It's about the pleasure principle. The more melodic, complex side of mid-90s electronica is often thought of as nerdy or awkward, but this is a massive mischaracterisation.
We're talking stuff that was, as often as not for home listening, as much as for the dancefloor – but which hadn't yet severed its connections to rave and Detroit techno. Also the ones shot through with hedonistic imperative, just as much as any euphoric house or drum 'n' bass banger.
The early works of globally huge acts like Aphex Twin and Richie Hawtin fit into this world, alongside the likes of Global Communication, Future Sound Of London, The Orb, Luke Slater's 7th Plain and hundreds more.
Perhaps it's the fact that it got described as “intelligent techno” that caused the problem. This was seeded in the jokey name of WARP Records' pivotal 1993-4 Artificial Intelligence series of albums, and would later evolve into “IDM” (“intelligent dance music”), which certainly was an area which celebrated finicky rhythms, avant-garde sound design and often over-seriousness.
The “braindance” tag coined by Aphex Twin's Rephlex label probably didn't help, although this too was tongue-in-cheek and alluded far more at the music's psychedelic qualities. However, combined with the serious specs, oblique humour and computer obsessions of some of the musicians involved, perhaps it's understandable that it was presented in the media as music you needed a master's degree to appreciate.
A sense of hippy silliness didn't help either. All too often, the main places this music got played – outside of people's living rooms – were the backrooms of the more out-there clubs in places like London or San Francisco.
Places where people in face paint lay back on beanbags as psychedelic projections of fractals and dolphins played on the walls, and “brain machines” and patchouli perfumes were proffered. Delightfully relaxing, but as far as outsiders were concerned, not exactly edgy or hip – and even some of the people who enjoyed it at the time regard their memories with a little embarrassment.
Looking To The Past
In the world of electronic music, it's a given that styles cycle around endlessly, and this kind of electronica is no exception. With a little distance, the more off-putting aspects can be written off as irrelevant, or even embraced, and the music itself – which very often was lush, sensuous and freed from the rigid restraints of more dance floor-oriented styles – can be appreciated for what it is.
It maybe helps that WARP Records has just celebrated its 30th anniversary and attention is on its bigger acts. Plaid, the WARP duo who refined the melodic electronica template through that 30 years, has just delivered one of their best albums yet in Polymers.
Squarepusher (aka Tom Jenkinson) is imminently releasing Be Up A Hello, his 18th album and one which is built on his uniquely manic version for the 90s electronica's interlocking melodies and complex rhythms.
Other veterans are still very much in the mix too. Kirk DeGiorgio is known for making techno, soul/jazz and Latin beats – but his As One guise for making rich, embracing home listening electronic music is one of his best loved projects.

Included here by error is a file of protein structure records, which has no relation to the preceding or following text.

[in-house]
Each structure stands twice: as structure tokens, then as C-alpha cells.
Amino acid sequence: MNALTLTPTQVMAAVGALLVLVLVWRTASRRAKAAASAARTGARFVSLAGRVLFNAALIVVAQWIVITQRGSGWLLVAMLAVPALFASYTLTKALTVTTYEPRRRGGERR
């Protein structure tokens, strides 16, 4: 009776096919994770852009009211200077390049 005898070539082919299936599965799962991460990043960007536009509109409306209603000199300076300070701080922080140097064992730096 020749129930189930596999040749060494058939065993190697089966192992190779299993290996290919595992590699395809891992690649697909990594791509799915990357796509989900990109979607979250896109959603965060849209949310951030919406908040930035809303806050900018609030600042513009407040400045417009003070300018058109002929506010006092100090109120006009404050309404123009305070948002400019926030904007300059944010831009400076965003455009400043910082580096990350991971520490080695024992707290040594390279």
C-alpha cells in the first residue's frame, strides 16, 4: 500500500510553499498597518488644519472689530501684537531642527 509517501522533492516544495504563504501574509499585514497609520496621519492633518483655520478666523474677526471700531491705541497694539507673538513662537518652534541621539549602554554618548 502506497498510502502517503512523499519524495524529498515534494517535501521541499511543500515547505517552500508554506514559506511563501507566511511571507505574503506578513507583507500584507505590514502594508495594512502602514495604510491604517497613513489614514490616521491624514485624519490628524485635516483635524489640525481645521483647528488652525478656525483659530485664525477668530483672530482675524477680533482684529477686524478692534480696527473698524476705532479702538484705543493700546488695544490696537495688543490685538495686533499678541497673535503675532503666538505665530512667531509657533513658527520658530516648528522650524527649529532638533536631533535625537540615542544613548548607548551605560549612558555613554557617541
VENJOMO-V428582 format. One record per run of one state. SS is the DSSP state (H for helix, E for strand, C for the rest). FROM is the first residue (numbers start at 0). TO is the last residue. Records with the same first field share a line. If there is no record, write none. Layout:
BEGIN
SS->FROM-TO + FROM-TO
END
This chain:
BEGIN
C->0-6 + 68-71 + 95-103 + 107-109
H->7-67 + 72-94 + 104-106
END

His resurrection of As One for last year's Communion (and a reissue of his the much beloved 1994 Reflections album) has been one of the most welcome comebacks in dance music. Paul Woolford, on the other hand, has less of a history in this style – he's known for house, techno, and latterly in his Special Request guise for making retro rave packed with breakbeats and fierce energy.
But during a remarkable run of no less than four albums in 2019, he tapped into a rich vein of electronica tracks that could easily have appeared in 1994. The Bedroom Tapes and Offworld albums in particular, positively bubbled with elegant synth melodies and quirkily funky rhythm patterns.
Eddie Symons, meanwhile, might not have been going since the early 90s – his first release as Bovaflux being in 2002 – but he's hugely on form right now. His Aux4419 album is one of the past year's best, hitting deep emotional spots even as it flaunts its technical virtuosity.
A New Sound
What's crucial though, and what makes the upwelling of vintage synth melodies way more than mere nostalgic revivalism, is that there's a whole new generation retooling them and recontextualising them, often for the clubs.
And where it was fair to suggest the original electronica generation, like so much in dance music, was a boys' club – and very British to boot – things are very different now. Witness Australia's Roza Terenzi who joins the dots back through the 90s to the influence of Kraftwerk and 80s electro.
Or Illinoian Eris Drew, whose uptempo rave breaks are underpinned by tapestries of sound that recall the most bohemian of 90s chillout spaces. Or the Israeli Mor Elian (shown in the lead picture), who fits a more minimalist take on electronica into her spacious and brooding percussion jams.
These are musicians who look back with envy on a time when the rules were still as-yet unwritten. As it is, they don't see electronica's complexities as awkward or embarrassing, but as unfinished business.
Joe Muggs is a writer, DJ and curator of many years standing, covering both mainstream and underground. His book 'Bass, Mids, Tops', covering decades of UK bass music, is out now via Strange Attractor / MIT Press, and you can subscribe to his newsletter at tinyletter.com/joemuggs